In a statement it added that the site was equipped "for women workers in environment and working conditions consistent with the privacy of women according to Islamic guidelines and regulations".
The project has been proposed by a group of Saudi businesswomen, said Al Eqtisadiah, the business daily, quoting the business woman Hussa al-Aun. She told the paper: "The new industrial city should have a specialised training centre to help women develop their talents and train them to work at factories. This is essential to cut unemployment among our female graduates."
The oil rich kingdom has one of the world's largest disparities between male and female employment, with a gap of 23%, according to a recent Gallup poll, arabianbusiness.com reported.
An increasing number of firms were insisting that women had to be unmarried to qualify for employment; this violated the kingdom's workforce regulations, reports said. "Some private companies are stipulating conditions such as a woman shall be recruited only if she is single or not pregnant if married," Hatab al-Anazi, a ministry spokesman, is reported to have told the paper Arab News. "[That] is against the regulations approved by the ministry."
Saudi Arabia attracts constant criticism from human rights groups for its systemic discrimination against women.
Last September King Abdullah, who has taken some tentative steps towards loosening strict gender segregation, announced that women would be able to vote in the 2015 local elections and for the consultative assembly.
In January the government enforced a law allowing Saudi women to be employed in lingerie and cosmetic shops, following a campaign by the women's rights activist Reem Asaad. Previously women had to purchase underwear from male shop assistants. The plan is that by the end of this year women will replace men in stores selling abayas, the traditional black cloak worn by women.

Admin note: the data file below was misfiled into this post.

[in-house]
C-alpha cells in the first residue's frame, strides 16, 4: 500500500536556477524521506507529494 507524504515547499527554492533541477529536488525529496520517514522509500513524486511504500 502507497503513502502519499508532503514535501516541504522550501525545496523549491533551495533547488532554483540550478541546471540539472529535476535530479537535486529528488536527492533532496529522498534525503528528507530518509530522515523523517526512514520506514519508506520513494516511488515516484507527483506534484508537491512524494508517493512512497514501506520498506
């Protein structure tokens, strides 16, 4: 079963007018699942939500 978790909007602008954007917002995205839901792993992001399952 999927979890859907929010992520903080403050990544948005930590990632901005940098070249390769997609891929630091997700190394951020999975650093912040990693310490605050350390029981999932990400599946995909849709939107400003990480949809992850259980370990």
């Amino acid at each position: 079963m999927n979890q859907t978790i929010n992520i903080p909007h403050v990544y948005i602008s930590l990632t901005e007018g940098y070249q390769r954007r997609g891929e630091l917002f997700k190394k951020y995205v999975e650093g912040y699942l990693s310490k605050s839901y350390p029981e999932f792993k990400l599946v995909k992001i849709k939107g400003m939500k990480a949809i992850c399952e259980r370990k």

Last month a poll of working women in Saudi Arabia by YouGov and Bayt.com found 65% wanted to achieve greater financial independence through their careers. Those under 25 also wanted to make use of their educational qualifications.—www.shafaqna.com/english
SHAFAQNA (Shia International News Association) — Saudi Arabia has decided to approach the problem of women and Sharia law in a novel way: plans are afoot to construct an all-female city, geared towards working women, reported RT.com.
The city is slated to be built in the eastern city of Hafuf, and is slated to create around 5,000 jobs in a variety of industries. Women will be in leadership roles.
According to RT, the Saudi Industrial Property Authority, otherwise known as Modon, is behind the (rather inefficient-sounding) scheme, which hopes to finally use the capabilities of women to improve Saudi Arabia.
Read more: Women of Saudi Arabia - National Geographic
"I'm sure that women can demonstrate their efficiency in many aspects and clarify the industries that best suit their interests, their nature and their ability," said Modon deputy-director-general, Saleh Al-Rasheed, to Saudi paper al-Eqtisadiah, as reprinted in RT.
According to Al Bawaba.com, plans are afoot to construct a second female-only industrial city in an yet-to-be-determined location. The website added that a recent poll found over 65 percent of working women in Saudi Arabia wanted to achieve greater financial independence.
Many also wanted to actually use their educational credentials - a serious concern for Saudi women, who graduate from university in ever-increasing numbers but find it difficult to find employment.
Read more from GlobalPost: Saudi Arabia's Sarah Attar makes Olympic track history
Al Arabiya news reported in June that over 78.3 percent of female university graduates were employed, a number that included 1,000 PHD holders.
Al Arabiya reported that although Saudi women's participation in the workforce has leapt to 14.4 percent, from a mere 5.4 percent in 1992, it's still the lowest number in the Gulf region. —www.shafaqna.com/english
Source: Global Post